Georgia O’Keeffe: Grey, Blue and Black – Pink Circle (1929)

Georgia O’Keeffe, Grey, Blue and black. Pink circle, 1929, oil on canvas, Dallas Museum of Art

“Georgia O’Keeffe’s early abstractions, although not as well known as her later southwestern paintings, played a pivotal role in the development of American modernism. Grey Blue & Black—Pink Circle is the culmination of O’Keeffe’s Special series, a body of abstract drawings and paintings that she made during the 1920s. She created these works outside the influence of the New York mainstream and before her initial contact with the works of Wassily Kandinsky, whose treatise On the Spiritual in Art had a measurable impact on her later abstract style.

The nodes in the center of the painting recall the headdress of Hopi kachina dancers (and the headdresses of the eponymous kachina dolls); the surrounding whorls of color amplify the suggested motion of the dance and the consonant rhythms of the universe…”

Adapted from

  • Eleanor Jones Harvey, “Georgia O’Keeffe, Grey, Blue, Black, Pink, and Green Circle (Kachina Abstraction),” in Dallas Museum of Art: A Guide to the Collection, ed. Suzanne Kotz (Dallas, TX: Dallas Museum of Art, 1997), 253.
Dallas Museum of Art

See More

Tag: Georgia O’Keeffe At Sunnyside

Thanks for Visiting 🙂


15 Comments Add yours

  1. penwithlit says:

    Reblogged this on penwithlit and commented:
    Lovely colour combination.

    Liked by 1 person

  2. shoreacres says:

    I’m really enjoying the new O’Keeffe paintings I’m meeting through your blog entries. If not for the mention of the Kachina, I would have seen this as a more abstract floral.

    Liked by 2 people

    1. I am happy you enjoy these, too, Linda. Thanks for sharing your thoughts. 🙂

      Liked by 1 person

  3. A few days ago we spent an hour at the Georgia O’Keeffe Museum in Santa Fe.

    The “nodes” near the center of this painting are a shape I’d long noticed in many of O’Keeffe’s works. I’ve thought of them as Q-Tips. Kachina headdresses are more romantic.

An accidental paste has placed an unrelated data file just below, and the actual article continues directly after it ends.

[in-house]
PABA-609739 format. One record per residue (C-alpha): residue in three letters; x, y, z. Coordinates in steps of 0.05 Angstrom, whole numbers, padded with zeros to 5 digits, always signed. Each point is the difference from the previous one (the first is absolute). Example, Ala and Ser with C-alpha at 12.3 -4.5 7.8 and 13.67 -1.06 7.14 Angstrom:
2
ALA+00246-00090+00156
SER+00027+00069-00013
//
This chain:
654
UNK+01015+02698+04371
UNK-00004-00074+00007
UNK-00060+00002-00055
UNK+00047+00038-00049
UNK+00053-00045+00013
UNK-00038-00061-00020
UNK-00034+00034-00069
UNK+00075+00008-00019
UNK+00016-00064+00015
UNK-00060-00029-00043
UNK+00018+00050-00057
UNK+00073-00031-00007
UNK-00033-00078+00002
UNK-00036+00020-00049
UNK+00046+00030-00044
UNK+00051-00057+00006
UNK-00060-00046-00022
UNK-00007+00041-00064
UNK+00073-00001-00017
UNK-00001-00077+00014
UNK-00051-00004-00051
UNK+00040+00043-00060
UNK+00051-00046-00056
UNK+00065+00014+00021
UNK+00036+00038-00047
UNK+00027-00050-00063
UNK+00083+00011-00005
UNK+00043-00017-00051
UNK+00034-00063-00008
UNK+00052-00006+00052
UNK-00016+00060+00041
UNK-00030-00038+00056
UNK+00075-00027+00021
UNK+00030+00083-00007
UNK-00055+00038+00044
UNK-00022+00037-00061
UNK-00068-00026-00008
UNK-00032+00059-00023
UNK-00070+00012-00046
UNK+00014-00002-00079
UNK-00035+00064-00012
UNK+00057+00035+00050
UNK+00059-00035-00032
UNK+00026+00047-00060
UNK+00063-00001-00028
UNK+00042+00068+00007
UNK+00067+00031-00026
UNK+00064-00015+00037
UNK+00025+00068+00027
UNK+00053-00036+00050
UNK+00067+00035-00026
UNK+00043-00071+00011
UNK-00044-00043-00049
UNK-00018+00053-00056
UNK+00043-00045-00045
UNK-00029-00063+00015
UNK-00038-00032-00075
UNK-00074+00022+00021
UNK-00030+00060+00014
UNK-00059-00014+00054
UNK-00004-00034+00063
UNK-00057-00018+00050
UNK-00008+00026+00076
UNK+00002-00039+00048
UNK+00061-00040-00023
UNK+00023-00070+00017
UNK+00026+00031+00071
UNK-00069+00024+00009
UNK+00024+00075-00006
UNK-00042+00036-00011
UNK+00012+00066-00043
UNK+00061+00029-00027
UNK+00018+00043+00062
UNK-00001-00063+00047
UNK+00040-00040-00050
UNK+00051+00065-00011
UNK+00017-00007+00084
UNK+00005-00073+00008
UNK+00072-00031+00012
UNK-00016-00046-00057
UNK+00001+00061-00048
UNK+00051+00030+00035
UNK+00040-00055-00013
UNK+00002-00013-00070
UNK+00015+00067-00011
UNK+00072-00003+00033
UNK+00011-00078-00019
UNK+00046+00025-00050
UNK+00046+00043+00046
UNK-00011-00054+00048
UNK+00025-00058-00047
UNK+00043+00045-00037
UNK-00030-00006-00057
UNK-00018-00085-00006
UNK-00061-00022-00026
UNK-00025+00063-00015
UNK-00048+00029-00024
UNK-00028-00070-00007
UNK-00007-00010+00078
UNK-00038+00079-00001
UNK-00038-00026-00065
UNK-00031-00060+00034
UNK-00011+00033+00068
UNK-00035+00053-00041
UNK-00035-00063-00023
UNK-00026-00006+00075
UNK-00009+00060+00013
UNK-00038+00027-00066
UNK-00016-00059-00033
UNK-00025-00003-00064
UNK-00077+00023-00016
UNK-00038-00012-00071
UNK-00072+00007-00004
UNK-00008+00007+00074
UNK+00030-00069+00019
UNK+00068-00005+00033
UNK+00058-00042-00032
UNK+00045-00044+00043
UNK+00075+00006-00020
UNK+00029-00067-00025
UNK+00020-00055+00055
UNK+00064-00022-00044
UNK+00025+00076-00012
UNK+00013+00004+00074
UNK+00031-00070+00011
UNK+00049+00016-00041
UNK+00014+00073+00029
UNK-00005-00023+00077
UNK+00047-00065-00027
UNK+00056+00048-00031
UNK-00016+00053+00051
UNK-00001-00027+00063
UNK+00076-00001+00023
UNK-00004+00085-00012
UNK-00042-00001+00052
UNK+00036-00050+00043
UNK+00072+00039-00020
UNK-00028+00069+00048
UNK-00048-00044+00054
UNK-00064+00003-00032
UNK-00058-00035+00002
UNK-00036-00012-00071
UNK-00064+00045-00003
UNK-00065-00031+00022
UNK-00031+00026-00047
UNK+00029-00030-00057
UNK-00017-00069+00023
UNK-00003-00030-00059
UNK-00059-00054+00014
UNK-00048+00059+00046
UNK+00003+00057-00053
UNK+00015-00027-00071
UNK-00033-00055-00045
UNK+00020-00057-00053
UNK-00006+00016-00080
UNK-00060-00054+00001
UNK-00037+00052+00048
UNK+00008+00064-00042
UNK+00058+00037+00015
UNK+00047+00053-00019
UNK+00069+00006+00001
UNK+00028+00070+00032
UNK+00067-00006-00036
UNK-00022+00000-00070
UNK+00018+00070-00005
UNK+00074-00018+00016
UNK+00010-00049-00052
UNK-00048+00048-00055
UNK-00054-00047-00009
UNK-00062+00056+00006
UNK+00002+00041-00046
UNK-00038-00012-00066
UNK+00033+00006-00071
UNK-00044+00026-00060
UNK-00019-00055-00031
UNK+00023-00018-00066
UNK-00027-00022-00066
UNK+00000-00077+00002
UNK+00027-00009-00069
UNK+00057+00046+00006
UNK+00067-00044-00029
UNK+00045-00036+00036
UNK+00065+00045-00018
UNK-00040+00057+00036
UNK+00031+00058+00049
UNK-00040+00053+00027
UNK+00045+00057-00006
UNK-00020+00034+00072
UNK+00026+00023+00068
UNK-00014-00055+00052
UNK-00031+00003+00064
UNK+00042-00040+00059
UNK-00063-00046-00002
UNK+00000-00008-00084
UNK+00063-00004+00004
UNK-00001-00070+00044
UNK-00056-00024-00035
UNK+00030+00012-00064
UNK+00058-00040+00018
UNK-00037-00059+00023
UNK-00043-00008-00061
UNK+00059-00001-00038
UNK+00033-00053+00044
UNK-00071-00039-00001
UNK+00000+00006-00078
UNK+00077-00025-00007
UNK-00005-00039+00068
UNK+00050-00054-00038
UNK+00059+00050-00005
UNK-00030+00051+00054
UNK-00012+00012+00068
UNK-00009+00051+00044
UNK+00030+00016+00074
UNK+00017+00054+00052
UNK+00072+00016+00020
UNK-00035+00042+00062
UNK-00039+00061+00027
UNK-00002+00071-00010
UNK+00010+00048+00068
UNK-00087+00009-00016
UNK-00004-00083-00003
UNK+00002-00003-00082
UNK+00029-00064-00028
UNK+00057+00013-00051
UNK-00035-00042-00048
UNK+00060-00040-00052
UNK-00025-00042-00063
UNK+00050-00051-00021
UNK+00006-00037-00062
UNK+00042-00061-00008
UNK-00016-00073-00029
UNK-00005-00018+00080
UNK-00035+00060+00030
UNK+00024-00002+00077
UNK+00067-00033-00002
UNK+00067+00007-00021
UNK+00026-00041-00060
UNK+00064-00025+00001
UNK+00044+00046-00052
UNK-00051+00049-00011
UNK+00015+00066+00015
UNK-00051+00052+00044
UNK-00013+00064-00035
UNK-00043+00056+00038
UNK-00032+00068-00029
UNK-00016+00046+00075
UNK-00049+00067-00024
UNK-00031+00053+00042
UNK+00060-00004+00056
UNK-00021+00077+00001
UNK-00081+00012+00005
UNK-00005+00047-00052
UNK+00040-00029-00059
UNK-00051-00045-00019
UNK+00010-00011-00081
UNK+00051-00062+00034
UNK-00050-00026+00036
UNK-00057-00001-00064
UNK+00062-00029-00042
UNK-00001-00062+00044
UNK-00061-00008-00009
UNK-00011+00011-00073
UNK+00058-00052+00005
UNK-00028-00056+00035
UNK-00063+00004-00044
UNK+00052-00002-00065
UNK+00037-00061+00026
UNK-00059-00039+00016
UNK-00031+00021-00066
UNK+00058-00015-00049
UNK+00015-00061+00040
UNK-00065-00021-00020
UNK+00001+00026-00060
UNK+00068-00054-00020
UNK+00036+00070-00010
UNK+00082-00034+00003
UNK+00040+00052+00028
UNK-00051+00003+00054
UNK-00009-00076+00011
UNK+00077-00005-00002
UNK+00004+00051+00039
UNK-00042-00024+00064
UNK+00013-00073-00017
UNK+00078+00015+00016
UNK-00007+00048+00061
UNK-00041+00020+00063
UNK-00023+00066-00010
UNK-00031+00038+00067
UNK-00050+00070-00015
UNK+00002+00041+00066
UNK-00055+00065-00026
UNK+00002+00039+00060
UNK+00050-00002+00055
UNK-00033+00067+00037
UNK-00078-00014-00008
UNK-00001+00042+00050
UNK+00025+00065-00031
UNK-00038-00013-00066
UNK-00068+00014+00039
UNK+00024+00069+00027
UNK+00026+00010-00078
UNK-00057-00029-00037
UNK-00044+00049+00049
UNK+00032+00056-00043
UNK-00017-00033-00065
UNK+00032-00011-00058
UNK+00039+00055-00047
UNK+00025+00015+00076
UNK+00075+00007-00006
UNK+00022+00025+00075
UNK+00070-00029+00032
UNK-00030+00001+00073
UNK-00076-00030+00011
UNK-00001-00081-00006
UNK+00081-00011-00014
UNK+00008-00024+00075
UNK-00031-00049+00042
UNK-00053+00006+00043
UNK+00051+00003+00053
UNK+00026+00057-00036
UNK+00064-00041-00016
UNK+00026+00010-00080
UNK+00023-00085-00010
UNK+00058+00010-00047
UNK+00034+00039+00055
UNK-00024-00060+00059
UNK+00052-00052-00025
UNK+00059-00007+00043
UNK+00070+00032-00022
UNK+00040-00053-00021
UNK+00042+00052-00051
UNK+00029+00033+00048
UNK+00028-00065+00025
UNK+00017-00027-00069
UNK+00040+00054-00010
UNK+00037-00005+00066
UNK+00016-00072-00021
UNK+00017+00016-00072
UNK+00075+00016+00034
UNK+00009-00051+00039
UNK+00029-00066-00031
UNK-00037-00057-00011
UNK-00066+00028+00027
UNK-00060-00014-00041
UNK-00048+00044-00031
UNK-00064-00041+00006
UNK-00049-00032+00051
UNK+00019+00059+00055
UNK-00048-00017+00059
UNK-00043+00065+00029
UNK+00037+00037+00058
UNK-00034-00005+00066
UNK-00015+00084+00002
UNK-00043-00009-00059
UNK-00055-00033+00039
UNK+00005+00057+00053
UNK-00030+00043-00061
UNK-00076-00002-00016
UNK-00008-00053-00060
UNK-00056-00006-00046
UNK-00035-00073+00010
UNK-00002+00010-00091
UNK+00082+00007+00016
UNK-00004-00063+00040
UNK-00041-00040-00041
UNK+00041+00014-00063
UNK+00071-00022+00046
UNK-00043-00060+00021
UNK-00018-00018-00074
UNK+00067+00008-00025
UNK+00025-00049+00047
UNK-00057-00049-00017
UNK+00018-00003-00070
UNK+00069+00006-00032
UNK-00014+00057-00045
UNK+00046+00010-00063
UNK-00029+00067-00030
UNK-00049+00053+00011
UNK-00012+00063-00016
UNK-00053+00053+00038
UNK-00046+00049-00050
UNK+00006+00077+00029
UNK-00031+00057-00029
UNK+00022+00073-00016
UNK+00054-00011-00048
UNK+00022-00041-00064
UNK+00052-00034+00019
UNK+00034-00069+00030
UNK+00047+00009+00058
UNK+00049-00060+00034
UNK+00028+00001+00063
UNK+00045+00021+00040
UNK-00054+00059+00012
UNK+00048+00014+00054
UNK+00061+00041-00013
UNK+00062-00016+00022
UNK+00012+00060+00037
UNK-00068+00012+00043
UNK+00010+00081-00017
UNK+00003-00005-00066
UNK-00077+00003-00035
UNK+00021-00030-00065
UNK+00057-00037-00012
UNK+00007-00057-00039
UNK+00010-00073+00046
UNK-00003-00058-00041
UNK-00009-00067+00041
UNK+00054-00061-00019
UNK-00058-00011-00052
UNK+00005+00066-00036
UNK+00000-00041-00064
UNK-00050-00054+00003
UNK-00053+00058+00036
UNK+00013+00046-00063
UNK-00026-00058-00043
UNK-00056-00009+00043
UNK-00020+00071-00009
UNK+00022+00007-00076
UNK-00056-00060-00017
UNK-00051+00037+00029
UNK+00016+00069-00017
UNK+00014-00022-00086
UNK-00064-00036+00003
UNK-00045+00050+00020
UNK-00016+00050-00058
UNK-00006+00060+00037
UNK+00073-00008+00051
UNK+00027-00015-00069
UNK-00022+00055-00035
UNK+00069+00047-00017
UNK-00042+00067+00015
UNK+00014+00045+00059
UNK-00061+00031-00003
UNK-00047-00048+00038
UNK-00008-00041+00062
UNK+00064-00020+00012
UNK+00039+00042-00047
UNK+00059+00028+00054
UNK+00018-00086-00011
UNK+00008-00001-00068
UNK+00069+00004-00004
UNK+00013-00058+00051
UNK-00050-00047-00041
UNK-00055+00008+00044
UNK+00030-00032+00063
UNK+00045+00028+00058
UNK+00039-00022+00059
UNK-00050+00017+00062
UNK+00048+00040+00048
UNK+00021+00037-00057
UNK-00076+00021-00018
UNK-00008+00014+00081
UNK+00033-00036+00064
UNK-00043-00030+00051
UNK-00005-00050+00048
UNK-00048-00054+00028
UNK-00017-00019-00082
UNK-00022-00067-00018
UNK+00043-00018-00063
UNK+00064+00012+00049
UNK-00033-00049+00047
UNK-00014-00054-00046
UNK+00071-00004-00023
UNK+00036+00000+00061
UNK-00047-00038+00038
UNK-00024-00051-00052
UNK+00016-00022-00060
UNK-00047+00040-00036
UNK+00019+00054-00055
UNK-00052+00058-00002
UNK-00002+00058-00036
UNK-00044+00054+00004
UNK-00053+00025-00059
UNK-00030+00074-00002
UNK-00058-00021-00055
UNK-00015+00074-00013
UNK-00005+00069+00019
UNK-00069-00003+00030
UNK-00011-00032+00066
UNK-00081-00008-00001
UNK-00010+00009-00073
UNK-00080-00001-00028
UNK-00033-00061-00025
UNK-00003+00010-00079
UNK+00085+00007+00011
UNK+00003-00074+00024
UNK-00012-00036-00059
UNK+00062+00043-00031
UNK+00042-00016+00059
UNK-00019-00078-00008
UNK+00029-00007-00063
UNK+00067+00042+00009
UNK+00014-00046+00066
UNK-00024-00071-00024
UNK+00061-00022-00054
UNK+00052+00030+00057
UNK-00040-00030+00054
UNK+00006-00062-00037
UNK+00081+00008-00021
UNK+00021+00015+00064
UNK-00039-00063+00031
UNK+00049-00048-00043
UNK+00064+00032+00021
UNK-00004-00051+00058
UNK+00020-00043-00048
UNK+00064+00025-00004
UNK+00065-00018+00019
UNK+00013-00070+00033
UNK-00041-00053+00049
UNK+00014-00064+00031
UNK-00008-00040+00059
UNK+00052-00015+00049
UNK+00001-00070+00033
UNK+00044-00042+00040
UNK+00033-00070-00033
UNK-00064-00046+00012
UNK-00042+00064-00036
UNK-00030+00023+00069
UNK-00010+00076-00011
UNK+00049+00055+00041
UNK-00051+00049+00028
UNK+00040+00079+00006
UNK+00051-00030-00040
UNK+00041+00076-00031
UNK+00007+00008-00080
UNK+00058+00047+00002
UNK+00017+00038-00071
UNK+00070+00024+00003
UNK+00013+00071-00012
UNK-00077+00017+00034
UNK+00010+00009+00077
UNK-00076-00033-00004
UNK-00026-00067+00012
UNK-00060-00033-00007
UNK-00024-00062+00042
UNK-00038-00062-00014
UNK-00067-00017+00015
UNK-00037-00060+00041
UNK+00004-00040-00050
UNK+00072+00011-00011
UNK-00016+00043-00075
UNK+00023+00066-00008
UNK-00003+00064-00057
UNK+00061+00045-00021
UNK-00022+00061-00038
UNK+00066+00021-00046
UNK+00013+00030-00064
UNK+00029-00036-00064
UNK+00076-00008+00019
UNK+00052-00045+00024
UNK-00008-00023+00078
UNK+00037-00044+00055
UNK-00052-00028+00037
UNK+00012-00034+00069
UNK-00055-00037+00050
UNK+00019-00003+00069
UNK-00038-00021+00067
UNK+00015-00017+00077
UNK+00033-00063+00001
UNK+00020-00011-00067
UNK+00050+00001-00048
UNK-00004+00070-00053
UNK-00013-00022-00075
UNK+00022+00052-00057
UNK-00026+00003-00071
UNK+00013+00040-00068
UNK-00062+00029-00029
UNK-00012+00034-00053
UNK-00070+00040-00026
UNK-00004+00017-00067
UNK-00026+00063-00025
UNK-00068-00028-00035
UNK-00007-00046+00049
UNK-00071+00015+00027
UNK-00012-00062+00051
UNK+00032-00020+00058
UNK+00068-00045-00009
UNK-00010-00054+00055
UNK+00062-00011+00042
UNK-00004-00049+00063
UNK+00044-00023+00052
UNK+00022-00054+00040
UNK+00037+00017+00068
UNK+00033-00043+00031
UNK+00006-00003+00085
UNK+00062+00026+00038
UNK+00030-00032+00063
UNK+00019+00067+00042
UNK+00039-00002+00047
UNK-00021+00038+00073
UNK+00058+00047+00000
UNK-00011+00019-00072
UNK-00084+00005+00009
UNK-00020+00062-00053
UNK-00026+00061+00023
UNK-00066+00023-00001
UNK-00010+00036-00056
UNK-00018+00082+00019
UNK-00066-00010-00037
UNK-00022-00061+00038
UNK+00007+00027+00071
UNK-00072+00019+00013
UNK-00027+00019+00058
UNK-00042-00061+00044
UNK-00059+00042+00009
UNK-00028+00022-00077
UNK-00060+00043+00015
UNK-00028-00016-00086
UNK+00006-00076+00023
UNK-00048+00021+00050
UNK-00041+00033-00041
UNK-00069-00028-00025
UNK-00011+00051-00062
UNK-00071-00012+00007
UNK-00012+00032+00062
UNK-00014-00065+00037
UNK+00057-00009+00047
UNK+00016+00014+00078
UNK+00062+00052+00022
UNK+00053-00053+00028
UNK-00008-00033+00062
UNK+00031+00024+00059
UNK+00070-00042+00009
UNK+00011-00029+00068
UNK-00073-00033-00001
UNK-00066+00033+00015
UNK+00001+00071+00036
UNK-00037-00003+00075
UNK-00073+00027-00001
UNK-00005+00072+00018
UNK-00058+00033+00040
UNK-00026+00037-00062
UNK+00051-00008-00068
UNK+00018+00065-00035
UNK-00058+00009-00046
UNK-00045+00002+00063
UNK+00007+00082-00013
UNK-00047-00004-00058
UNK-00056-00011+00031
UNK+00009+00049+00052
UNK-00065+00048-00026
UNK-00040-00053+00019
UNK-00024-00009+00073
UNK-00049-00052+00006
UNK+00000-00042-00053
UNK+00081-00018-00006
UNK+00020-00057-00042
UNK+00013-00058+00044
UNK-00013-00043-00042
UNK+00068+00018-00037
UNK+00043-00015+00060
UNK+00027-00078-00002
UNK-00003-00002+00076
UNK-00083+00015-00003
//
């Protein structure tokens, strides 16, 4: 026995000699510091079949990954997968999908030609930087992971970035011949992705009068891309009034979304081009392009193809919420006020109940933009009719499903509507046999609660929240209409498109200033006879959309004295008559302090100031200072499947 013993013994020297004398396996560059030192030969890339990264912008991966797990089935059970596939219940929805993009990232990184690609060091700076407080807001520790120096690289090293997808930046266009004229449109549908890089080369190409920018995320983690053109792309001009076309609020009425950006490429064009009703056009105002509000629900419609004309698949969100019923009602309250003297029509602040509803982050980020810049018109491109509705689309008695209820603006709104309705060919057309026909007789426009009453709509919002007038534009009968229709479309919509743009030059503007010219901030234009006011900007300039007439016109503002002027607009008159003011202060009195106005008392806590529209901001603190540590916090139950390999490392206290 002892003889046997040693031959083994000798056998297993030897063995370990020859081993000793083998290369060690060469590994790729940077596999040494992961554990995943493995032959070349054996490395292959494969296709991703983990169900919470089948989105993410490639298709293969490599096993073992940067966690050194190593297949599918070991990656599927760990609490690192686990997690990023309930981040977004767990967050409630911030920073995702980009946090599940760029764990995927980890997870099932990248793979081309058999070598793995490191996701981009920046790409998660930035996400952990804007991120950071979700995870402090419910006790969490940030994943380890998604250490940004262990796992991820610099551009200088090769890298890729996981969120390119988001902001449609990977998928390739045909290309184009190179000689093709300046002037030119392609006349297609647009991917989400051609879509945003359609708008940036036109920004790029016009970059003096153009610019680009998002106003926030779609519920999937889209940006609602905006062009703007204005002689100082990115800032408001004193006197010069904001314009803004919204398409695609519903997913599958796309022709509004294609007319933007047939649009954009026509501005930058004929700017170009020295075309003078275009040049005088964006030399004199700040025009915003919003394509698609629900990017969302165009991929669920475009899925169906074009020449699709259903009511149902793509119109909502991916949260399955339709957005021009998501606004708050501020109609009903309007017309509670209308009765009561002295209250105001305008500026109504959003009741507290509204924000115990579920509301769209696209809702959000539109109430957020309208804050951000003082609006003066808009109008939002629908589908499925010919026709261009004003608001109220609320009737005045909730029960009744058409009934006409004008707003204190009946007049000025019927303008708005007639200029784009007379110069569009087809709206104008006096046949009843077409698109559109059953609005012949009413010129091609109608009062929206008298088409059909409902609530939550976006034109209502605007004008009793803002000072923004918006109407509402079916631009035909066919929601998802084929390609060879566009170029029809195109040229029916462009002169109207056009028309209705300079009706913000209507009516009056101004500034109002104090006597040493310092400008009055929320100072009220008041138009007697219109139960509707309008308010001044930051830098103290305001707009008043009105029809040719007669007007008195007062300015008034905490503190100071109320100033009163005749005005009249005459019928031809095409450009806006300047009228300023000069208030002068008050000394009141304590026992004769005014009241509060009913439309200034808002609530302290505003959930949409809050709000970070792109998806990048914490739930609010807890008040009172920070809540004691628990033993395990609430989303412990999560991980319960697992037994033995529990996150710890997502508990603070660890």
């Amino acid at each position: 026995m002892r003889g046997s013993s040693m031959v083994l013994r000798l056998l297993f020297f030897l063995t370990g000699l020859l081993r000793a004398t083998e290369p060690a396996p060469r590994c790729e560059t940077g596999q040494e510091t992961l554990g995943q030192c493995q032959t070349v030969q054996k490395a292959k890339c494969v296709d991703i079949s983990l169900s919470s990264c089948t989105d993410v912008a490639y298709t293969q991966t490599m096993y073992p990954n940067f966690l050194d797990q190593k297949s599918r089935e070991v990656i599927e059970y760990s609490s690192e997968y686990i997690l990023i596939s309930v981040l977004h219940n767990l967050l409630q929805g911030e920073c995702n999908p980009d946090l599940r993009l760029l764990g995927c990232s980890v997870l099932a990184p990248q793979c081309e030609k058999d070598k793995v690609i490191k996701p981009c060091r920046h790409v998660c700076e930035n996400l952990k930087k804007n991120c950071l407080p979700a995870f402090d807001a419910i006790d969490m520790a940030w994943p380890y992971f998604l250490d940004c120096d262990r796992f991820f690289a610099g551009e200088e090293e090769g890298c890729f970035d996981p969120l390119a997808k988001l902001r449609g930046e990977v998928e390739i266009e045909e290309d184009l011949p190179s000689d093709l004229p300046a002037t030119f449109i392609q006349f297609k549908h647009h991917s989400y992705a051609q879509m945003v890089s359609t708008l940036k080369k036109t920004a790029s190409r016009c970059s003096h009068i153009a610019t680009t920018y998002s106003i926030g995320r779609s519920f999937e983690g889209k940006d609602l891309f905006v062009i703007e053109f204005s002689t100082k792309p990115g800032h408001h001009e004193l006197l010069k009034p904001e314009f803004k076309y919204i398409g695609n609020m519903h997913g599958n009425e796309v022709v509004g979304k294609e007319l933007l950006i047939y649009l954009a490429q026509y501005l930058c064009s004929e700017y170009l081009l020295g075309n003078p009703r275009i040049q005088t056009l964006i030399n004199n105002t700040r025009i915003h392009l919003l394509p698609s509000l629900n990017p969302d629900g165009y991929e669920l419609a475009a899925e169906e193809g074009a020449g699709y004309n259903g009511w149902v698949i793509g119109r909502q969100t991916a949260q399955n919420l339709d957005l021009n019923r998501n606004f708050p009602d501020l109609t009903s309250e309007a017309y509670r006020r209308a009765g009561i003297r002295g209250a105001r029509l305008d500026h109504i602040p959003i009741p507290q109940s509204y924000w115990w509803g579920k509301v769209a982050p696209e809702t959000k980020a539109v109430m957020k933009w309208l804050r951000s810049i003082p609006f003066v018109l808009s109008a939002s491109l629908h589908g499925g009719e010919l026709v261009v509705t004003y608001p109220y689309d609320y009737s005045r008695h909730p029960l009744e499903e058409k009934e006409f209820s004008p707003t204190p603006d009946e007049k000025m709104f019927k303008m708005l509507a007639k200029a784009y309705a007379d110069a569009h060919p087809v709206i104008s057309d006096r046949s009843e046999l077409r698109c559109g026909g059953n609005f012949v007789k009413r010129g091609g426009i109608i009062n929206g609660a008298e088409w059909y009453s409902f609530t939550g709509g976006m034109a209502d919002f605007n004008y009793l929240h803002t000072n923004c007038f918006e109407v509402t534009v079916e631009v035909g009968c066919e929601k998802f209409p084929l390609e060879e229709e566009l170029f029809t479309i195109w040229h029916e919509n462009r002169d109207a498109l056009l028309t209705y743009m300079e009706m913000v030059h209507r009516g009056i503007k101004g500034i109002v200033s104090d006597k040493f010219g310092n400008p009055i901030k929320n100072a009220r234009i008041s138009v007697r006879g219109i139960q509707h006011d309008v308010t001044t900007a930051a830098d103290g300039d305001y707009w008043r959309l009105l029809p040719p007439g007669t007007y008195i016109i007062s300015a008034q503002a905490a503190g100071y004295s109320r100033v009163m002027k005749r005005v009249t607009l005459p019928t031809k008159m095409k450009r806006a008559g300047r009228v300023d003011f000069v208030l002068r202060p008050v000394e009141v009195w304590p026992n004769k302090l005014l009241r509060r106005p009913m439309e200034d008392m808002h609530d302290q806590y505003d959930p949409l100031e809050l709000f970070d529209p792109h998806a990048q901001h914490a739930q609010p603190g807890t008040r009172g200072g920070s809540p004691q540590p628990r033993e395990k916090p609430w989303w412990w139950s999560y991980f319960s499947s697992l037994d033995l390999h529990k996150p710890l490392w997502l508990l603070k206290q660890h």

Liked by 1 person

    1. Agree – no romance in Q-tips! Thanks for sharing your thoughts, Steve. 🙂


  4. dawnmacroart says:

    A great post really like O’Keeffe’s painting as she is has influenced some of my floral photographs.

    Liked by 1 person

    1. Your photos are spectacular, Dawn. Thanks for sharing your thoughts. 🙂

      Liked by 1 person

      1. dawnmacroart says:

        Thank you much appreciated. 🙏😊

        Liked by 1 person

  5. The featured O’Keeffe’s painting takes me to the center of my being.

    Liked by 1 person

      1. Sunnyside, this painting came to mind when reading Friedrich’s post on Daoism in Chinese painting. In my view, a lot of O’Keeffee’s work expresses the essence of object depicted.

        Liked by 1 person

      2. What an interesting connection, Rosaliene! Thank you for sharing your thoughts. 🙂

        Liked by 1 person

  6. Ashley says:

    Thank you, for this re-introduction to O’Keeffe. I am still questioning myself about why I return so often to the art and words of women. Something to do with my mother, perhaps? 🙋‍♂️

    Liked by 1 person

    1. Perhaps so, Ashley. Thanks for visiting and sharing your thoughts. 🙂

      Liked by 1 person

Leave a Reply

Fill in your details below or click an icon to log in: Logo

You are commenting using your account. Log Out /  Change )

Twitter picture

You are commenting using your Twitter account. Log Out /  Change )

Facebook photo

You are commenting using your Facebook account. Log Out /  Change )

Connecting to %s